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    Yes that is correct, front and rear motors are the same on 60, 75 and 90D (corrected my post implying different motor weight). When fed higher voltage and current from the 90 battery they give more power (i.e. faster 0 to 60 time) but are also less efficient in converting this energy into movement.
     
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  11. DriverOne

    DriverOne Member

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    I'm always perplexed that the jump from 60 to 90 is $19,000. Back in 2013 the jump from 60 to 85 was only $10,000, which price also included Supercharging. That extra 5KWh is $9,000!

    Perhaps I should see it the other way around - it's not that the 90 is expensive, but that the 60 is $19,000 cheaper.
     
  12. Saghost

    Saghost Active Member

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    It is mostly that way. When they jumped 60->70, they didn't raise the price at all. Both the 70->75 and 85->90 added $3k to the price - then 60 subtracts $9k from the 75 - making it $6k less than the old $60k (while including supercharging and AP sensors and unlimited warranty and standard Navigation and a bunch more new stuff) while the 90 continues to be $3k more than the 85.
     
  13. fbitz777

    fbitz777 Member

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    There is no indication that the batteries weigh less on 60/75D vs 90D.. I have been told multiple times that they just put empty cells so to keep curb weight and certification the same...which is strange since there could easily be a 200lb weight saving.
     
  14. Saghost

    Saghost Active Member

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    Look at the Wikipedia curb weights here (lots of independent sources that I've seen, but they mostly don't group things neatly like this):

    Tesla Model S - Wikipedia, the free encyclopedia

    The original S60 is a good 300 pounds lighter than the original S85, and a 70D is over 200 pounds lighter than an 85D.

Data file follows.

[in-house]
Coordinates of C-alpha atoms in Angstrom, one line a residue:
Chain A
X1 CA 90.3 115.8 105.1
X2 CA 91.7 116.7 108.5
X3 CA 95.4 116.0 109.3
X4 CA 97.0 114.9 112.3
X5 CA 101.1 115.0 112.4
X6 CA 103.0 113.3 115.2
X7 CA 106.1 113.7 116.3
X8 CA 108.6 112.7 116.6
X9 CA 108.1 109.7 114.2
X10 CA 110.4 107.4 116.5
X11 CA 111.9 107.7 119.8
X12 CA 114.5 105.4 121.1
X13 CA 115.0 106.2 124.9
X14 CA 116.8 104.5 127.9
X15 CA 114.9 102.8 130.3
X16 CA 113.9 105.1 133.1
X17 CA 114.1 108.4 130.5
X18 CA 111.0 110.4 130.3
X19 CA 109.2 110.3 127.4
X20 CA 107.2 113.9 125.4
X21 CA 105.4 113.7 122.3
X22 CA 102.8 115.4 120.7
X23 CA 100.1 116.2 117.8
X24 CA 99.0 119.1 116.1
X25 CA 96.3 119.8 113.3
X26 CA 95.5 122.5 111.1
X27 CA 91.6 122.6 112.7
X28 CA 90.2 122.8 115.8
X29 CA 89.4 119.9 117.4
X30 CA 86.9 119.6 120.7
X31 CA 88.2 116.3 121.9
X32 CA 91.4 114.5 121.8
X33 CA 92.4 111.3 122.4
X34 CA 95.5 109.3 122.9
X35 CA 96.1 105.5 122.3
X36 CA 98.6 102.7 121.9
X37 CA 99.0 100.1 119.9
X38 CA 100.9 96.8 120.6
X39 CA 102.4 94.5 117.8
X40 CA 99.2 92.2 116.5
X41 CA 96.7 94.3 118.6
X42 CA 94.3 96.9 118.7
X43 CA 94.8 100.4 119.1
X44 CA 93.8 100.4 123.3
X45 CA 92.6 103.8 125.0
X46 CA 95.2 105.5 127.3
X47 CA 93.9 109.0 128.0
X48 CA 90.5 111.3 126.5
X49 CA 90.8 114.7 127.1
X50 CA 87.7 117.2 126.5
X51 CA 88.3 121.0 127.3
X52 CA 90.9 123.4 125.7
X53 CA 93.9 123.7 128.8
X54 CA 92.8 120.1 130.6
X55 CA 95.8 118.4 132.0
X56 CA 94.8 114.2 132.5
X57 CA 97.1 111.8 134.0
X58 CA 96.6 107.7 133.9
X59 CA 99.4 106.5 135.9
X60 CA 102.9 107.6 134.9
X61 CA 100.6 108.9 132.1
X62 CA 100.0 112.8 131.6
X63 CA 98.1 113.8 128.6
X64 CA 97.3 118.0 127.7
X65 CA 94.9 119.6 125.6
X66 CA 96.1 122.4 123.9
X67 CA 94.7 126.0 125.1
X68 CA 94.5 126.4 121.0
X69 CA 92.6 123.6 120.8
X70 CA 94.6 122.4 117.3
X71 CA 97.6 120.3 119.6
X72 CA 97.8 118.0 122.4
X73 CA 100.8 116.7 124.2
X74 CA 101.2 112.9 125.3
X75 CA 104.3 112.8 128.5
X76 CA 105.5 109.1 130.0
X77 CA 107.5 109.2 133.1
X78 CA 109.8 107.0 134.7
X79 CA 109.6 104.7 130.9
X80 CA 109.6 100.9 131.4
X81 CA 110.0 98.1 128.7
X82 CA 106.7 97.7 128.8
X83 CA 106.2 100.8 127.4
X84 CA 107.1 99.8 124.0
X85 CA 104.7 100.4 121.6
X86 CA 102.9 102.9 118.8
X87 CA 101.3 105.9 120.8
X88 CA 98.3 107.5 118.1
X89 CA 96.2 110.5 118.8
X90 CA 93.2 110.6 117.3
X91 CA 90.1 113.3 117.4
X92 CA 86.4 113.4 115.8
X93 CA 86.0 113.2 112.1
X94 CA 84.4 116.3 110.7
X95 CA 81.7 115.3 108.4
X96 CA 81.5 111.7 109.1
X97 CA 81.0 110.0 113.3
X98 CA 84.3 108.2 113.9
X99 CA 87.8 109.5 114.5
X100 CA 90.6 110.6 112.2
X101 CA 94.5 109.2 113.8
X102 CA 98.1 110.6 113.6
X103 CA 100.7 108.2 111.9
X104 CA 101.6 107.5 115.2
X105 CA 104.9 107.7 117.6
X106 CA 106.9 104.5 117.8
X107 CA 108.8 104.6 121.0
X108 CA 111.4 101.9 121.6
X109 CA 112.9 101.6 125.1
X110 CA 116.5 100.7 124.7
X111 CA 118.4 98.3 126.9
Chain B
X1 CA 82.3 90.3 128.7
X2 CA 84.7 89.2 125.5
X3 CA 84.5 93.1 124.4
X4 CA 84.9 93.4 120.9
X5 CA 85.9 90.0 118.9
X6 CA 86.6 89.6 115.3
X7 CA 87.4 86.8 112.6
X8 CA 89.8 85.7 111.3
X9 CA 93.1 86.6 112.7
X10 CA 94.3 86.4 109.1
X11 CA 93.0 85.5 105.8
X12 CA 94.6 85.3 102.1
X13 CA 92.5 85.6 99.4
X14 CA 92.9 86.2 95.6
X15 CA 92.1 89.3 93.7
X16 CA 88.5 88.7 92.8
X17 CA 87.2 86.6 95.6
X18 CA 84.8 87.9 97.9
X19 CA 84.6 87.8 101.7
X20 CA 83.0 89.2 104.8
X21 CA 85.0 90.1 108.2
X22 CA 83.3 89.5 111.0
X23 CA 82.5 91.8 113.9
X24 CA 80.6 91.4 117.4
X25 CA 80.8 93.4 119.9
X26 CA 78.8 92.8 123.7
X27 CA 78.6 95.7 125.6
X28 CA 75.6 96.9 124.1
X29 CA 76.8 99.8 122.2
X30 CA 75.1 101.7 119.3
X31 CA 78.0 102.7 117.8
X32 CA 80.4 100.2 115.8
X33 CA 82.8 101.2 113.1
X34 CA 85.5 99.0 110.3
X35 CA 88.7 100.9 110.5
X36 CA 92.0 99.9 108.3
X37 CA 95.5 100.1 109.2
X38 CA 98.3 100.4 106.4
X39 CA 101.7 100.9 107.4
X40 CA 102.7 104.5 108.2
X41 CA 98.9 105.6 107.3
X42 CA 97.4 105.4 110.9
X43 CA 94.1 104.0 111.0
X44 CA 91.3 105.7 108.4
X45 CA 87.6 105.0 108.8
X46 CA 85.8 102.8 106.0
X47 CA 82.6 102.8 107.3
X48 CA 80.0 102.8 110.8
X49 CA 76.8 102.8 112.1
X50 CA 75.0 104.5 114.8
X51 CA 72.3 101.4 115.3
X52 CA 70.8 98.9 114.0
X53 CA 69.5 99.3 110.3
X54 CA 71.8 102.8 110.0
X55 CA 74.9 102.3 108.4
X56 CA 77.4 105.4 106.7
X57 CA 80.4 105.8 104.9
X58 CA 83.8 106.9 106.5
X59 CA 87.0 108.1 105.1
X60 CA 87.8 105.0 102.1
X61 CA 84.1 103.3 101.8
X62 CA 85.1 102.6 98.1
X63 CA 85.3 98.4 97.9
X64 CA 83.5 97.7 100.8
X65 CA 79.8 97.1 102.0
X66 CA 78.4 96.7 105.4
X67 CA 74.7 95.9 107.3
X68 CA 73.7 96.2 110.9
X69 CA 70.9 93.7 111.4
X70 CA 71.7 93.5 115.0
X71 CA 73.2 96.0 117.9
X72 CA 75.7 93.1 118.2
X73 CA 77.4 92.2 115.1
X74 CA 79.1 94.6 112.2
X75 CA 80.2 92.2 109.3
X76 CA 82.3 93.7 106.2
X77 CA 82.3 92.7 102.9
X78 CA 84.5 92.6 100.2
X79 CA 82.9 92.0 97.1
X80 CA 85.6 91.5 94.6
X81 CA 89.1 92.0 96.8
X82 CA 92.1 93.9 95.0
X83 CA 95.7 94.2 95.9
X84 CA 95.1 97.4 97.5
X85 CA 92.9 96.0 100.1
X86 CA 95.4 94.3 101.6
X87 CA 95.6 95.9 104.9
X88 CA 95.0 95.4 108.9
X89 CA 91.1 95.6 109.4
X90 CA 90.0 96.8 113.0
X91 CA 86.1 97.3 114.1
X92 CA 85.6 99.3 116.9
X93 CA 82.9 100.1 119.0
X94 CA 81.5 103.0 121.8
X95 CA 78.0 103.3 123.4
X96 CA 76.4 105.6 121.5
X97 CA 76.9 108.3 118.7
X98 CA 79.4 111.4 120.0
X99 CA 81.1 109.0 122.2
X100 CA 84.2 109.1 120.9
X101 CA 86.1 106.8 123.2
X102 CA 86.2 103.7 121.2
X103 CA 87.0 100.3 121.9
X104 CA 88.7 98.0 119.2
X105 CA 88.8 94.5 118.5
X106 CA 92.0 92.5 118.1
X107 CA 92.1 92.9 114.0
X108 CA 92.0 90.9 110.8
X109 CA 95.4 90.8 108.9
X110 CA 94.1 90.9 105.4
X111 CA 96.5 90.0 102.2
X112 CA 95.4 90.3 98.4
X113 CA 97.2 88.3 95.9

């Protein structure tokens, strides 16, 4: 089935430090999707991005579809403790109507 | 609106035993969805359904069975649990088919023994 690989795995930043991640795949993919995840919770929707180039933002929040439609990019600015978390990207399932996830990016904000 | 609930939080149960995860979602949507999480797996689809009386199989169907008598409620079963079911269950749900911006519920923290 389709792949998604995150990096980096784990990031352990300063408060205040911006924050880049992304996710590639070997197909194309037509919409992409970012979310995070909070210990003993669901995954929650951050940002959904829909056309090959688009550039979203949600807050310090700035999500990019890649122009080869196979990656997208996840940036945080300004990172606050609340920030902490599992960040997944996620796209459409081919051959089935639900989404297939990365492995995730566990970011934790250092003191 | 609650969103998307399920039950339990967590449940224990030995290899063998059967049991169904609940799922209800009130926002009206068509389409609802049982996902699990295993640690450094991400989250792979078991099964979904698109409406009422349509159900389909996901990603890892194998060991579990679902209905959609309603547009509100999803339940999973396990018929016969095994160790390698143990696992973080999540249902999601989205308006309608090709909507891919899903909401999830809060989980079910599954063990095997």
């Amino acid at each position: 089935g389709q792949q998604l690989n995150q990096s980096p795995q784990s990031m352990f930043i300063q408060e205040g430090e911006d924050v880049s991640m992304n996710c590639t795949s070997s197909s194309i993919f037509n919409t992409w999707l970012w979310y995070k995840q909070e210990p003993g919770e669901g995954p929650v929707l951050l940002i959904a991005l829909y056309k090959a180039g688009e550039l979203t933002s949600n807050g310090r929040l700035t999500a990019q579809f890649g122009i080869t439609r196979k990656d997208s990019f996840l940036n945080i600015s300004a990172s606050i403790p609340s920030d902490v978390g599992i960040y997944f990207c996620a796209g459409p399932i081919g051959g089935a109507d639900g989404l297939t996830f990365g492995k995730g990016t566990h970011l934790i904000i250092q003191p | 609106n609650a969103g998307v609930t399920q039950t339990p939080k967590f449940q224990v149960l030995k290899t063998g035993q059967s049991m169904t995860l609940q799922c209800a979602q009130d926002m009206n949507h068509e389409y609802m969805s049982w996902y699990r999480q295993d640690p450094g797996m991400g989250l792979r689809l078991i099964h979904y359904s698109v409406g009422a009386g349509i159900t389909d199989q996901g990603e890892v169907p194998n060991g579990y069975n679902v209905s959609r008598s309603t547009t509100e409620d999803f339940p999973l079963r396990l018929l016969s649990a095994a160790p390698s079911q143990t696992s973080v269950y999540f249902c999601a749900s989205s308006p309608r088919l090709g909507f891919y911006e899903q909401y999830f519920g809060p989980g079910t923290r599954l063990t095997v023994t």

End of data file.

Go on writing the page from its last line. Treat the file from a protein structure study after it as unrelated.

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  15. fbitz777

    fbitz777 Member

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    I hope you are right on the X as well. Just never been able to get a real number out of the Forums.
     
  16. ccutrer

    ccutrer Member

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    1. This is the Model X subforum; those numbers are for Model S.
    3. The motors are the same for a 60D, 75D, or 90D (it is larger with a P90D). As long as you don't actually floor the accelerator on a 90D, there's no reason it would allow more current to the motor than a 75D would, and thus get the same efficiency. (though yes, the reason a 90D can be faster is it's possible to draw more energy from the battery at once).

    Also note that a 100% charge on my 90D Model X is 260-261 miles. 90% charge is 233 miles. Doing the math - 261-233 = 28 miles for 10%. Times by 10 - 280 miles for 100%. Huh? I've given up on figuring out how Tesla comes up with rated miles, or comparing my current efficiency to "rated" (cause who ever drives exactly at rated??), or even looking at my projected range based on my efficiency over the past 30 miles. I'd switch my battery display to show percentage instead of rated miles, but I like the higher precision that 100%=261 gives me. I think what you should instead do is go to evtripplanner.com or evtripping.com and try out some hypothetical trips you would take that you would be concerned about mileage, and see how well each model would do for you. I recently took a road trip (that will probably be fairly common) that between super chargers, I charged to ~85-90% on my 90D, and I still had to slow down ~5-7mph slower than the speed limit (of 80mph) in order to make it to the next supercharger with 15% charge left. I could cut it closer, but boy would I be having anxiety about making it at all, and/or having to slow down significantly in order to make it. I also tow periodically, so wanted as large of battery as possible for that. I went on a day trip on saturday that there was a possibility I'd be towing some four wheelers. I ended up not, and I was grateful - I ended up the day with 108 miles of rated range, after starting with 260 miles. I haven't pulled a trailer long distance yet, so I'm still very nervous how much of a hit I would take. If it's 50%, I wouldn't have been able to make that trip. Even a smaller hit of 30%, and I would not have been able to with a 60D or 75D.